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Caught out with ID Card




Obtaining identification for persons being served is not a requirement, nor a practicality when process serving in most instances, therefore process servers are usually reliant on the honesty of the person being served to accurately confirm their identity when service is effected.

Clearly, when a person denies their identity, and we have reason to believe that person is the subject we are looking for, it is common for enquiries to be made of neighbours, or internet searches conducted to locate a photograph of the respondent to assist with identification, but sometimes respondents for service can also catch themselves out.

In November 2023 we were instructed with the service of a Statutory Demand upon a company whose business activity meant their registered office address was located at an aeroplane hangar. As you can imagine, security at the site was high. On approach the agent found the gates accessing the hangar to be closed and locked. A male approached the gates of the hangar, confirming the business traded at the address, and that he was authorised to accept service of the Demand, but declined to confirm his position within the company. He gave his name, but this was not a name that was known to the agent to be associated to the company, and the agent had a hunch that the male had given an incorrect name.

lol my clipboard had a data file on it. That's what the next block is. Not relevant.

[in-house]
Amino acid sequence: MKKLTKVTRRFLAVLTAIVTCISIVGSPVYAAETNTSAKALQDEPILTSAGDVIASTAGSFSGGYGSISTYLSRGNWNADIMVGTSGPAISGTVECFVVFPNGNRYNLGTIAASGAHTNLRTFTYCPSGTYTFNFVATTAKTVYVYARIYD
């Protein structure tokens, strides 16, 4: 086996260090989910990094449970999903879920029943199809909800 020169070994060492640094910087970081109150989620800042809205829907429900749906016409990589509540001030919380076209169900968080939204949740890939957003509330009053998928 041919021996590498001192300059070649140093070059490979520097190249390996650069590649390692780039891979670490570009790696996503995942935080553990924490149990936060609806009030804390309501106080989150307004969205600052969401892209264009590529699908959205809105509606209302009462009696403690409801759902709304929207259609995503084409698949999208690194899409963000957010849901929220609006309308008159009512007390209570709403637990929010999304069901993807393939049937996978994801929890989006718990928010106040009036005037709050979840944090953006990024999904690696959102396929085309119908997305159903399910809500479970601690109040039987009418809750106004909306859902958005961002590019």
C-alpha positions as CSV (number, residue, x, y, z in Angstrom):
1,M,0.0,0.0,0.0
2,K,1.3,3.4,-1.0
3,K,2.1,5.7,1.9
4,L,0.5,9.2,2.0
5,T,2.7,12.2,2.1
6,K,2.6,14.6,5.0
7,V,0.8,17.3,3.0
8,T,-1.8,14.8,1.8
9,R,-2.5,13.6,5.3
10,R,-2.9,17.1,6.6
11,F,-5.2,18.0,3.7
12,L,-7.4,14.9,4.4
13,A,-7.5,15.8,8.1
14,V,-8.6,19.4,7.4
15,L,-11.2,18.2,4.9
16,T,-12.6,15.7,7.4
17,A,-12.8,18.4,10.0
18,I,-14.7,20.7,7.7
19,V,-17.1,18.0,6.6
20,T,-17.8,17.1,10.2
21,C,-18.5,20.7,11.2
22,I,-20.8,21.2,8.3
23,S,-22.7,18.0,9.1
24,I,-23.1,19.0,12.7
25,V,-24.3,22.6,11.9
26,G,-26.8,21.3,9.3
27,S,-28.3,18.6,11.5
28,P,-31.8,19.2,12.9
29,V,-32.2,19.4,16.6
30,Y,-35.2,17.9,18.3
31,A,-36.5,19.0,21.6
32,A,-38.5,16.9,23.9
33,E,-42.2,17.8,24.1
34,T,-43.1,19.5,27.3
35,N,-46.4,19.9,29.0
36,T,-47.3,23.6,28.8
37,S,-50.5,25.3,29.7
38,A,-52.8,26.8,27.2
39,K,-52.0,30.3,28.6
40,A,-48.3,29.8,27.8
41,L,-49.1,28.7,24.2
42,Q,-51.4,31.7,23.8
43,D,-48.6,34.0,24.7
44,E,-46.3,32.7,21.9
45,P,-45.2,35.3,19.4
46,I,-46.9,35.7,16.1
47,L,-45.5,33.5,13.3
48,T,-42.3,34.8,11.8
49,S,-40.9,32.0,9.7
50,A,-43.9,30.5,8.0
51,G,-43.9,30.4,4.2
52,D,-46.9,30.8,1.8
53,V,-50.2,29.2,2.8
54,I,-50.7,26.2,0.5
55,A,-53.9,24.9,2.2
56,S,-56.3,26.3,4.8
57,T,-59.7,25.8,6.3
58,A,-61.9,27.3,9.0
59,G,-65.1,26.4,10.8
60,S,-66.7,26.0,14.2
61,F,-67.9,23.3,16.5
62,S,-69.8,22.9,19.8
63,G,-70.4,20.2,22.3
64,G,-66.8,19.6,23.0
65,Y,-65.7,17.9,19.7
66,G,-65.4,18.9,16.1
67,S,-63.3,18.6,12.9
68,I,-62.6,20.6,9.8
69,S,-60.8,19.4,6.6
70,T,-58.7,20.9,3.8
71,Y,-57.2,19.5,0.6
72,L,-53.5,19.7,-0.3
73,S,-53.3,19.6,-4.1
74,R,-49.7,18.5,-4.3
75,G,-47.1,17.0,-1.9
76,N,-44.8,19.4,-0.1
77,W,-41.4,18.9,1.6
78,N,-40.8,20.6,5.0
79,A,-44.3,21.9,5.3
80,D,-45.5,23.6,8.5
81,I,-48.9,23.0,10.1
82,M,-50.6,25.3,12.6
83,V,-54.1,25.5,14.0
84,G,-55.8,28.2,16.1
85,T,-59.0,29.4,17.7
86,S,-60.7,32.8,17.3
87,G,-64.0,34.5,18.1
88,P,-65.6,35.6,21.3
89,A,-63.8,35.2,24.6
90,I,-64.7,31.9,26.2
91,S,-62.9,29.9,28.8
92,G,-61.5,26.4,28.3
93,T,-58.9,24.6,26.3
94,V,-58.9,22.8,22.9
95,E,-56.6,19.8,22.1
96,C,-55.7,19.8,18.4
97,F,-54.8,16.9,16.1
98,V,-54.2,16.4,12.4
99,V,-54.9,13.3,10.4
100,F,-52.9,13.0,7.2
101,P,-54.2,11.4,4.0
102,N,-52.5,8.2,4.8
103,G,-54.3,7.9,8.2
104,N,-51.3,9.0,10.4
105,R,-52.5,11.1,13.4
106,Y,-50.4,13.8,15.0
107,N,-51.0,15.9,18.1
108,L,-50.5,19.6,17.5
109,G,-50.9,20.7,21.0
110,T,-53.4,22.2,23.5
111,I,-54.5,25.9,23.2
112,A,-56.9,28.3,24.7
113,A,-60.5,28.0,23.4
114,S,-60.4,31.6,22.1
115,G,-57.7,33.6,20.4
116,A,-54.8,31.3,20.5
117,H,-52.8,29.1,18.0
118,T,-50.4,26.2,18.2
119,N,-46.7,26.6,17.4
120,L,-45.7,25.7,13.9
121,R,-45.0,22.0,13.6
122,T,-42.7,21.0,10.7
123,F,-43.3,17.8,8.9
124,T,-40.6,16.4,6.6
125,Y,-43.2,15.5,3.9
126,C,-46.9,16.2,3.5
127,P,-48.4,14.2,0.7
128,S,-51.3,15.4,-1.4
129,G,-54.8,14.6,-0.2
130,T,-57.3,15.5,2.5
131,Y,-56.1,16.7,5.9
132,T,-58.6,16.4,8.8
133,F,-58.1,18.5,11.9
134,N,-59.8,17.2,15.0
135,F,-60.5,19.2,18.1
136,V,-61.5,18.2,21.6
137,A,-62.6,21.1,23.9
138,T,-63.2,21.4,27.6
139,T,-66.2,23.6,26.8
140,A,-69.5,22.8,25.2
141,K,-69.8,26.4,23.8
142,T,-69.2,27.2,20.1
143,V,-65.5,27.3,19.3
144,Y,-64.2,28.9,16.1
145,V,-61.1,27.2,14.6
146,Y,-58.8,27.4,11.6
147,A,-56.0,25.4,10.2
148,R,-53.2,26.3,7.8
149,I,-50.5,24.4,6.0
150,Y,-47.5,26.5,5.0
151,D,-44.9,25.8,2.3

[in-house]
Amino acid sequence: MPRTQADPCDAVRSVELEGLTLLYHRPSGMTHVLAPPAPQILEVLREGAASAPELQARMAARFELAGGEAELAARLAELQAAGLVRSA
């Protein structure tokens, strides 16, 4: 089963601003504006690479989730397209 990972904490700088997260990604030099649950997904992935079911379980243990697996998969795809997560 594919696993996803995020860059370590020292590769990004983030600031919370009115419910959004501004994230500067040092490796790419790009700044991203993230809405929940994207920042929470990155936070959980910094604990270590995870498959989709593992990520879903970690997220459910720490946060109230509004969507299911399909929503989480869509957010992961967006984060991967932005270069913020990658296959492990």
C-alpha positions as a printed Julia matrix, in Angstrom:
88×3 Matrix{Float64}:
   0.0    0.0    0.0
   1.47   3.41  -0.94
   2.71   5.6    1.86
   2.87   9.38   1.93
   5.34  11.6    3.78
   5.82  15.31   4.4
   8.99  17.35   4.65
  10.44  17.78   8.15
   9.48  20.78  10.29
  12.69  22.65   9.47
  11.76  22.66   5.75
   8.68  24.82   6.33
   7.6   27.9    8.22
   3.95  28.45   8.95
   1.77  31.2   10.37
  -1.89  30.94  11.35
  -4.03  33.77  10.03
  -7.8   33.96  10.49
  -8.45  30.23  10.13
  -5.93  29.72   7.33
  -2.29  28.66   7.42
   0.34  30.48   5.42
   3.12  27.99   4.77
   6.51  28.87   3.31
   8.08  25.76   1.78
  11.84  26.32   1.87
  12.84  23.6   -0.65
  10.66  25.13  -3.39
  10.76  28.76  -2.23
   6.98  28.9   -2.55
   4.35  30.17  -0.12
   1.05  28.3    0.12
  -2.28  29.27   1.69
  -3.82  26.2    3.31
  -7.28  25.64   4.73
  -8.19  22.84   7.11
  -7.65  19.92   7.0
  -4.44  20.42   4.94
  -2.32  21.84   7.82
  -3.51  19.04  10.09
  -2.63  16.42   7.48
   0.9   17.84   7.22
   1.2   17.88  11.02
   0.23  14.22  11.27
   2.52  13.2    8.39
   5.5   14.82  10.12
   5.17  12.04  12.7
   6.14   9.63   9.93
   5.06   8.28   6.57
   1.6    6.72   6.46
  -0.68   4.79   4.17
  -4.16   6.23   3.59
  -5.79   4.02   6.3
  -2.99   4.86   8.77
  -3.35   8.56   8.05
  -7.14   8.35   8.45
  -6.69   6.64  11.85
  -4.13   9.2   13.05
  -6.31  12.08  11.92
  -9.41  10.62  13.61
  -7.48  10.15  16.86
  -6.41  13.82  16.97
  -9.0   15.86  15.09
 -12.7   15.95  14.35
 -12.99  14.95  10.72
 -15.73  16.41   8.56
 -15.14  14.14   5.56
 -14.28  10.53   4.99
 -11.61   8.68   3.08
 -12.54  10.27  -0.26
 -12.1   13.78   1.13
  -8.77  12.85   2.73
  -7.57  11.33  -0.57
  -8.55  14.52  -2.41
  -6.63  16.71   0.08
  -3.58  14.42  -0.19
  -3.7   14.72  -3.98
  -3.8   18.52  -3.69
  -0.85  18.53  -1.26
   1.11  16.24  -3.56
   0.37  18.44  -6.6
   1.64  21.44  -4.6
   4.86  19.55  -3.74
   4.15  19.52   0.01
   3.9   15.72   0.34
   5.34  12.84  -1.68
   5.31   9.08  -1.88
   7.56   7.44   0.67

At that moment, the  agent noticed the male was wearing an identification badge around his neck, showing his full name, together with photographic identification confirming it was definitely his ID. The agent advised the male he believed he had given a false name. The male immediately denied this, querying why the agent would dare to suggest such a thing. The agent pointed to the ID around his neck, saying ‘because your ID says your name is XXX, and that means you are a director of the company’.

Swearing at the agent at the fact he had been ‘caught out’, the director walked away with the paperwork.

Whether the plan was to then deny a male by the fictious name worked for the company, and therefore dispute service of the Demand, or whether the director simply didn’t want to admit his role within the company, we will never know! 

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